Every day, million more Americans are inoculated with one of the three COVID-19 vaccines. According to the Centers for Disease Control and Prevention (CDC), as of April 7 more than 64 million people are fully vaccinated. More than 109 million people have received at least one dose.
In other words, we're getting closer to going back to "normal" — whatever that might look like. Already some states like California are already announcing a date when they expect all pandemic-related social restrictions to be lifted, with some exceptions (including mask wearing). President Joe Biden believes some sense of normalcy will return by July 4, 2021.
Still, while the future looks better, the present does not. Some states have already lifted restrictions, which policymakers and public health experts believe was done preemptively; as a result, cases are surging in some states. The CDC announced earlier today that B.1.1.7, the coronavirus variant first detected in the United Kingdom and which has a higher mortality rate, is now the most common variant in the United States. The state of Michigan is currently undergoing a fourth wave in infections, one in which younger COVID-19 patients are being admitted to the hospital. Parts of Europe, like France, are undergoing 4-week lockdowns again.
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So is the end merely a mirage? Does all this bad news combined mean that the United States could see more lockdowns and surges in its future?
While infectious disease experts can't say with absolute certainty, many believe the worst of the pandemic is over in the United States. Strict shelter-in-place orders like we saw last spring and winter, they say, are likely behind us.
"I don't think you're going to see anything like what's happening in Europe happening in the United States," said Dr. Amesh Adalja, a senior scholar at the Johns Hopkins Center. "Our vaccine rollout was sufficiently strong when it came to the high-risk individuals that were most likely to require hospitalization; meaning nursing home patients or high-risk community dwelling people, all of those individuals have been highly vaccinated."
Adalja said the country is facing a different kind of problem now.
"Where we see cases going up, but they're not necessarily going to translate into hospitals going into a crisis, and you have to remember that all of the public health mitigation measures in this country were largely driven by hospital capacity concerns — that's what flattening the curve was all about," Adalja said. "We've taken the ability of this virus away to put a hospital into crisis in the manner that it did just just a couple of months ago, in December and in January, because of where the vaccine went first."
Currently, pandemic-related restrictions vary by state, county and city. But when the pandemic first took hold in spring 2020, more than 310 million Americans were under restrictions such as "shelter in place" and "stay at home." Patchwork variations that continued beyond shelter-in-place orders included capacity limits, mask mandates, and closing some businesses — like gyms and bars — entirely.
But, as Adalja said, the goal of flattening the curve was to prevent hospitals from becoming overwhelmed and subsequently having to turn away patients or make life-and-death decisions about their cases based on a hospital's capacity to treat someone.
Fortunately, as more people get vaccinated, the likelihood of hospitals reaching that frantic state again decreases.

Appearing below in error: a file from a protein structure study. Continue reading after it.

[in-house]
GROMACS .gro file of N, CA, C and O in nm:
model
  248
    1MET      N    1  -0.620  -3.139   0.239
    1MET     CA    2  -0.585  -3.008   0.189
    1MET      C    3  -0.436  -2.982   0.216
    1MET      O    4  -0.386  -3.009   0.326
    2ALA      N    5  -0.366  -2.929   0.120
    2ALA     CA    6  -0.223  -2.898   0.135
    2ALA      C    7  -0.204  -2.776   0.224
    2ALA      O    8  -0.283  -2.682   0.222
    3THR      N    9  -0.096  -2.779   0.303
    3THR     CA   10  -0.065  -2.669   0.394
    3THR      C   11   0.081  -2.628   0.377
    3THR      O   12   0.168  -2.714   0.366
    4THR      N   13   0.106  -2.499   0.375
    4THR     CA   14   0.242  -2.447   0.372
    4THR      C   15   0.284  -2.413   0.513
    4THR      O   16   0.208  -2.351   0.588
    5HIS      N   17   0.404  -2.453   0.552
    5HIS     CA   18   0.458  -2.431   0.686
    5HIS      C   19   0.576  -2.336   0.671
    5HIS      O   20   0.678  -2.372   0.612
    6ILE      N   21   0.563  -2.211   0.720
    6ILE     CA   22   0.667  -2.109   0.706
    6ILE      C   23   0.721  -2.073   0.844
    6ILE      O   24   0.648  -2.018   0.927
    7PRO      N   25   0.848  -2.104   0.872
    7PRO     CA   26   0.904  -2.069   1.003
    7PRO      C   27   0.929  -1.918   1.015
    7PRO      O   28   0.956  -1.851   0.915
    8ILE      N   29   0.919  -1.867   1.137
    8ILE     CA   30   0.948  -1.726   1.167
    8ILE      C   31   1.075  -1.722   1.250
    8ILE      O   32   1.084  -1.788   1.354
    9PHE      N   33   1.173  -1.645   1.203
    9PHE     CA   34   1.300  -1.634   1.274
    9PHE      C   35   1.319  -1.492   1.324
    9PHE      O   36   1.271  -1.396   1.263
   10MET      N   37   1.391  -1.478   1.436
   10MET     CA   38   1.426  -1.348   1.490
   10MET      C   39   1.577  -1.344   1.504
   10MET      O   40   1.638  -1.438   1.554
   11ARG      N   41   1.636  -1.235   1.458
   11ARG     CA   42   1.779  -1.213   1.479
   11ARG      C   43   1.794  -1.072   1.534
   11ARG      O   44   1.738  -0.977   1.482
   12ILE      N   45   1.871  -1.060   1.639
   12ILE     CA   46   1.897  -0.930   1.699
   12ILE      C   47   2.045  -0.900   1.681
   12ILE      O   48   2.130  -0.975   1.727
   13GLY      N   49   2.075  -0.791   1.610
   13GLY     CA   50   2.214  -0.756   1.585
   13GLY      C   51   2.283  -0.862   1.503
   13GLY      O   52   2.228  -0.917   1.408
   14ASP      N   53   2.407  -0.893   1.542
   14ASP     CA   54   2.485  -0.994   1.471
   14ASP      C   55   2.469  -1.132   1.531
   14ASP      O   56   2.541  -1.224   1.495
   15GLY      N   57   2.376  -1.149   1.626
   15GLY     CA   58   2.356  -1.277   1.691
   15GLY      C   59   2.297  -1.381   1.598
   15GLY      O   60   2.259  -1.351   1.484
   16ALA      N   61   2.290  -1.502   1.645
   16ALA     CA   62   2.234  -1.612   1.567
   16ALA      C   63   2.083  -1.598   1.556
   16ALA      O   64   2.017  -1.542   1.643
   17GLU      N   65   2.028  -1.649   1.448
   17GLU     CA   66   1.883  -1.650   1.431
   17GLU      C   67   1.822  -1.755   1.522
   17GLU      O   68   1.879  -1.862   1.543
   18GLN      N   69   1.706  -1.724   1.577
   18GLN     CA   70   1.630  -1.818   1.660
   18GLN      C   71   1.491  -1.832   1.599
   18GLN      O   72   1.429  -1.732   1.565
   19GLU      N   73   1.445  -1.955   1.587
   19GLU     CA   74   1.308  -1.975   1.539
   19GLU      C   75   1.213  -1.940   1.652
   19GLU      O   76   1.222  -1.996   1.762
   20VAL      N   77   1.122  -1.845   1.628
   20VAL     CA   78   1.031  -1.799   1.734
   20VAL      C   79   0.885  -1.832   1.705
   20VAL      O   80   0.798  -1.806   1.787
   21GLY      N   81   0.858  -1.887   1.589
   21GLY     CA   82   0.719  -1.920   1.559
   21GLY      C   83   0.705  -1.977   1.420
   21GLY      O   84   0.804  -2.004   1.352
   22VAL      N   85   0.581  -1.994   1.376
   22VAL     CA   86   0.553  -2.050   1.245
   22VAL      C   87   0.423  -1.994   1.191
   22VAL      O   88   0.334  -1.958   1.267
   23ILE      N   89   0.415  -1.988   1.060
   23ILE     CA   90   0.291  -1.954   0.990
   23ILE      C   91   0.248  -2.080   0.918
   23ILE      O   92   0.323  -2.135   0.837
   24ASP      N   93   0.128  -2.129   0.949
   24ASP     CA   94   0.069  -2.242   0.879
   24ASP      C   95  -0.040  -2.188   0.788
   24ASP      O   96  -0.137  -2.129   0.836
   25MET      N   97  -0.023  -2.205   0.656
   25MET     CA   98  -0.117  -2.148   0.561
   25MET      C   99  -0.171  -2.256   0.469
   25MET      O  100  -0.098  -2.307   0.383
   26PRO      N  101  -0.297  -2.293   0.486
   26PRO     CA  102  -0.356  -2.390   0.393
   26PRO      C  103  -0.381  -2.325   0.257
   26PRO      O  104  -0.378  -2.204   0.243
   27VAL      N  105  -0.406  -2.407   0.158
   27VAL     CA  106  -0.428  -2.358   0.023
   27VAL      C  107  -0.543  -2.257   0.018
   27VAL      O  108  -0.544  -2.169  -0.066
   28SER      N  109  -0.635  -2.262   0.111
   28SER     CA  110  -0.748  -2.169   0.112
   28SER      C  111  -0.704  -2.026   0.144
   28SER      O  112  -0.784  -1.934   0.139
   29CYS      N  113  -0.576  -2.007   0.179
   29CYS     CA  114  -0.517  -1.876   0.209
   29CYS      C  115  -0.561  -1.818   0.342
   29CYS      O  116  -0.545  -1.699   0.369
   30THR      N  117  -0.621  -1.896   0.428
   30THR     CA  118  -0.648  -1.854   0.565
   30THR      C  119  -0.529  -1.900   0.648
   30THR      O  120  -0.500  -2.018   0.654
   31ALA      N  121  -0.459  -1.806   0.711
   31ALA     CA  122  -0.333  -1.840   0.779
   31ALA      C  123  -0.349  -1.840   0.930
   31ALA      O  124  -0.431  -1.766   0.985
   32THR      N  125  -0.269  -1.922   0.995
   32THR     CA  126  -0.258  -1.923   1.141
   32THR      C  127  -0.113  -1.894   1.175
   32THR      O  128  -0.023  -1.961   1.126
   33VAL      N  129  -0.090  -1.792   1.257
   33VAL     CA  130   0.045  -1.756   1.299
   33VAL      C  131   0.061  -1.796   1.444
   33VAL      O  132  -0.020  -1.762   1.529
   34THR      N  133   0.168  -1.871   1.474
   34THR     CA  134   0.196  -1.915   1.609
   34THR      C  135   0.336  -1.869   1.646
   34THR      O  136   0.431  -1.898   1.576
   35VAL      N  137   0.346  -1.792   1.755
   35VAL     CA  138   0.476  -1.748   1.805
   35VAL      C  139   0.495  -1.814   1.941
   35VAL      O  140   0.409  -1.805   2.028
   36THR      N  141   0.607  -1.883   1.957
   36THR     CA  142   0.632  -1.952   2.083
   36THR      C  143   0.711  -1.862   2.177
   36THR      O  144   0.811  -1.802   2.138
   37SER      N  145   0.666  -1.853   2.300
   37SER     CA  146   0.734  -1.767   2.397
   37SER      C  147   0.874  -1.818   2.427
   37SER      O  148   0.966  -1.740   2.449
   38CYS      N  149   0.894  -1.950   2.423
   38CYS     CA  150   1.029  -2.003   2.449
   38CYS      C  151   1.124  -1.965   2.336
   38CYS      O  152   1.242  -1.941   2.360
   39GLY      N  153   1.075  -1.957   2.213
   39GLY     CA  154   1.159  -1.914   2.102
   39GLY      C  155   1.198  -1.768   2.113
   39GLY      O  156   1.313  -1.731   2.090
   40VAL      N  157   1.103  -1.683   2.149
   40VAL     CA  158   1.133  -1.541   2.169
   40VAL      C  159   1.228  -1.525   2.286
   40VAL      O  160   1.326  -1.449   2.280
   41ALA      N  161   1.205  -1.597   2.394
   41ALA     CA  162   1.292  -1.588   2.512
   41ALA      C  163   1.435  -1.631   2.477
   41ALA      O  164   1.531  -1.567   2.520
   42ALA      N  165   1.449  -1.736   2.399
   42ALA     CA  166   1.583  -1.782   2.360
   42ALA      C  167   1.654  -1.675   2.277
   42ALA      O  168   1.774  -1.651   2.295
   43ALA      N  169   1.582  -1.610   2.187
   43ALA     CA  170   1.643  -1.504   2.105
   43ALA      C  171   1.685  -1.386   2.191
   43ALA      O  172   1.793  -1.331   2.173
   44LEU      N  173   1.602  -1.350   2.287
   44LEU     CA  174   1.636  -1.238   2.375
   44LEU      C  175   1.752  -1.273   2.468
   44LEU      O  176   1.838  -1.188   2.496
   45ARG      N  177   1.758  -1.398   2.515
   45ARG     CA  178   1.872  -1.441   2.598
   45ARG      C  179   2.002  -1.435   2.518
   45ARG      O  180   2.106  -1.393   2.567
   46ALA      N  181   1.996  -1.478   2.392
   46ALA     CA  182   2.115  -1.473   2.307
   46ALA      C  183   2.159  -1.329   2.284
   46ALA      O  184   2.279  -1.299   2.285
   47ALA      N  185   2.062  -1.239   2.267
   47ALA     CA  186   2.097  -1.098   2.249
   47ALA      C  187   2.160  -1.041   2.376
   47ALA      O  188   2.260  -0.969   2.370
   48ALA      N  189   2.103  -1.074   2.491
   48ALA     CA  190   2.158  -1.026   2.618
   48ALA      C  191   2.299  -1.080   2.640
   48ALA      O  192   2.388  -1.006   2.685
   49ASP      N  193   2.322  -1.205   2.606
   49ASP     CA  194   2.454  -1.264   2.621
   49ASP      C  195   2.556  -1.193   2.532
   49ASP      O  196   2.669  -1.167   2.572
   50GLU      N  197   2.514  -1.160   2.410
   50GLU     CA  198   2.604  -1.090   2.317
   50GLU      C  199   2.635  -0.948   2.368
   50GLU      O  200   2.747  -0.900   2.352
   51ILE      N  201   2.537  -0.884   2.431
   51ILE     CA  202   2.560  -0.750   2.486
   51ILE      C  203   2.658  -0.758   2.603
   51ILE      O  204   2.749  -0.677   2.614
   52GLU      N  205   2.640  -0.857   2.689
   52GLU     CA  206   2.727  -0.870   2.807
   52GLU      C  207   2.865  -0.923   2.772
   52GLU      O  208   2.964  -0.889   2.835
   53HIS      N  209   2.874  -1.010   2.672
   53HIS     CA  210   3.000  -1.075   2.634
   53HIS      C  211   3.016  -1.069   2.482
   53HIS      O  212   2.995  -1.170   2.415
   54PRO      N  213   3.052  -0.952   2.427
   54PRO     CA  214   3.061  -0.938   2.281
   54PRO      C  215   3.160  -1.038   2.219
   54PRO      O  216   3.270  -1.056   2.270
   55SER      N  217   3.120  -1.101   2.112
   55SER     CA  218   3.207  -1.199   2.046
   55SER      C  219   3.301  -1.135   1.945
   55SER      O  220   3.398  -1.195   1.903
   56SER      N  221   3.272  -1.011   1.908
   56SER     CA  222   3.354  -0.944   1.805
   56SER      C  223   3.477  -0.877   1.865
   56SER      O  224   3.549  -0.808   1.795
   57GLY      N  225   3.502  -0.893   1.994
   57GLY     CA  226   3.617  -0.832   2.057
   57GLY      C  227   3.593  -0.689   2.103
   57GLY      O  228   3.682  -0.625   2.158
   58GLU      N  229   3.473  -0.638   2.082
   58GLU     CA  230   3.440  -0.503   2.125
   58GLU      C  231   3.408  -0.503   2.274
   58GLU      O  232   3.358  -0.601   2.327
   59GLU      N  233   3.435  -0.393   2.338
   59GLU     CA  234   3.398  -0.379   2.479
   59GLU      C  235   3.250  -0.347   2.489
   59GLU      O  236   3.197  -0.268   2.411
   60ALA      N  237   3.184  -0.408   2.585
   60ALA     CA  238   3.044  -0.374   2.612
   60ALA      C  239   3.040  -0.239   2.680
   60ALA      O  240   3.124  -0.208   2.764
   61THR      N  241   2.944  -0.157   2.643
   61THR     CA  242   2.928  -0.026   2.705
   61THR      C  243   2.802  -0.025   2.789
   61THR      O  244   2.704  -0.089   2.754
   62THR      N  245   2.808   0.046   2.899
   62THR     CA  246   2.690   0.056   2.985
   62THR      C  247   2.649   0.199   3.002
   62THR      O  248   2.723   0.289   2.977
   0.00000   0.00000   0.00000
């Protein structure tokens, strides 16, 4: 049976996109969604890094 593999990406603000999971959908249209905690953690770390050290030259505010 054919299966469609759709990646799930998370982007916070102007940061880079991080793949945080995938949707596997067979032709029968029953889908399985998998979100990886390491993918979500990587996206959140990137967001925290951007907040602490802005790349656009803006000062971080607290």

Monica Gandhi, an infectious disease doctor and professor of medicine at the University of California–San Francisco, agreed.
"I think we have moved past that phase because of immunity; there is nothing, nothing that can get us through a pandemic, except for developing immunity in the population that has not previously been exposed to a new pathogen," Gandhi said. "Masks, social distancing, ventilation, those are all wonderful sorts of mitigation measures, but vaccinations are the fundamental solution."
Gandhi said even if there is a surge in the winter and fall, it is unlikely that it will have the same impact on our society as it did this previous year.
"What will change is that the population will have immunity," Gandhi said. "I do not think we will need lockdowns or restrictions in the fall and winter."
But what about the other variants emerging? Gandhi said she is confident that the vaccines will be effective in protecting people against the new variants, like B.1.1.7. Research agrees.
"The T-cell response, or cell-mediated immunity that we develop to vaccines is preserved across all these crazy variants," Gandhi said. "I fundamentally think we will get through this pandemic with this round of mass vaccination."
But this all depends on how fast people are vaccinated.
"As long as we continue to vaccinate at the pace we're doing, I think that we will likely see the end of COVID as a public health emergency," Adalja said. "Not an end of COVID as a disease, but one that's never able to put us in a position that it has, hopefully within the next couple of months."
Brian Spisak, a research associate of Health Policy and Management at Harvard University, told Salon via email it is critical to "intrinsically" motivate people to get vaccinated as soon as possible.
"Triggering the intrinsic motivation of society, as opposed to requiring certifications and 'passports,' using social psychological factors such as trust, reciprocity, compassion, and empathy is arguably the best path to ending the current lockdown and avoiding further lockdowns," Spisak said. "At the very least, these softer tactics will likely encourage prosocial behaviors (such as getting vaccinated) rather than hard and fast certification tactics which can polarize society and limit the overall percentage of people getting vaccinated."